It's not just about the people. It's also about the shows. Last year, ABC, Fox, TNT, and the CW were among the first networks to provide content. They're all back, adding HBO to the schedule with the premiere of its new Monroe documentary, Love, Marilyn. But the biggest addition, and the one that's got McFarland most excited, is AMC. The cable leviathan is bringing a special cast-and-crew screening of steam-powered Western expansion drama Hell on Wheels. "We've been chasing them for a year and a half," said McFarland. It all came down to one final email from the festival founders to their final contact at AMC. She said, "We looked at each other and said, 'This is the last person that exists that we have not emailed, and if they don't respond, then we don't get to do it.'" Instead of a final rebuff, AMC offered them a second show: the U.S. debut of their new thriller Low Winter Sun. Adapted from the highly regarded British series and starring Mark Strong (Zero Dark Thirty, Kick-Ass), the gritty cop show will premiere Aug. 11, paired with the final season of AMC's incomparable Breaking Bad. McFarland explained, "They said that they really wanted to get this pilot out there and get people talking about it, and we were more than happy."
The festival comes at a pivotal time for TV in Central Texas. On the production side, the CW's The Lying Game is a permanent resident at Austin Studios, while NBC is relocating from North Carolina to shoot its sci-fi series Revolution here. More broadly, there is the transition from the era of the domination of the broadcast networks, to the growth of cable, PPV, and VOD. That's a change the ATX pair are trying to reflect in their programming. (See "Pilot Light.") McFarland said, "Our favorite thing is when someone says to us, 'Well, I don't watch TV, but I just watched the entire series of The Sopranos on Netflix.' They don't quite understand that is watching TV. Just because you can watch it in so many ways, you're still watching TV, even if it's not the traditional 'it's Monday night at 7pm and I'm turning on Fox.'"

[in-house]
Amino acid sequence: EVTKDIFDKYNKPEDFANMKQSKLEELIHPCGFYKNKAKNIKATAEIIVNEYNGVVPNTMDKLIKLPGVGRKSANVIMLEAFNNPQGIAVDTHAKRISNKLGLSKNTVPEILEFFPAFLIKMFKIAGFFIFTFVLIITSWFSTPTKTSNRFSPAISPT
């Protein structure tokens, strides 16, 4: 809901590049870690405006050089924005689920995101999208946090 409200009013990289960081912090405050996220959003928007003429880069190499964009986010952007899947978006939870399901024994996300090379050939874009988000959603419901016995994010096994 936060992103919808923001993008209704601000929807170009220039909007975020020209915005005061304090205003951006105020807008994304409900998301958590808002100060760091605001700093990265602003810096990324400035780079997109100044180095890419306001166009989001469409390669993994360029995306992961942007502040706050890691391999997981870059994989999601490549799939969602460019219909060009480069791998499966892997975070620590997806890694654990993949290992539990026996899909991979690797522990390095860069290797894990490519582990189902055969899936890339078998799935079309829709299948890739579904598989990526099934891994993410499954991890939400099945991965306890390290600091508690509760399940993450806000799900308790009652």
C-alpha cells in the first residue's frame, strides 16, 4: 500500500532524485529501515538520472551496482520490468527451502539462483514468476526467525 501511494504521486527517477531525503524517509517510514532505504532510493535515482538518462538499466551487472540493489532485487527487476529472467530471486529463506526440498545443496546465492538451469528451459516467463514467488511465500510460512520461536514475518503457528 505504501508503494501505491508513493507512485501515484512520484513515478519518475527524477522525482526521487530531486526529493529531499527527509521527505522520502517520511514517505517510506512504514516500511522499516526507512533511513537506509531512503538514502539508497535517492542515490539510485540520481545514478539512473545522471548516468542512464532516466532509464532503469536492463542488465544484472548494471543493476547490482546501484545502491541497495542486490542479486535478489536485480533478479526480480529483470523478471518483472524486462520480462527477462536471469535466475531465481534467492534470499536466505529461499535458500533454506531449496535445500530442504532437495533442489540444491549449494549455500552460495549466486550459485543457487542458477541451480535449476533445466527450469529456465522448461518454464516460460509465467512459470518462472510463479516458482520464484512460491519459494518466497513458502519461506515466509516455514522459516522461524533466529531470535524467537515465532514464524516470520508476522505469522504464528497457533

The ATX Television Festival runs June 6-9 at various locations Downtown. Visit www.atxfestival.com for information on tickets and programming.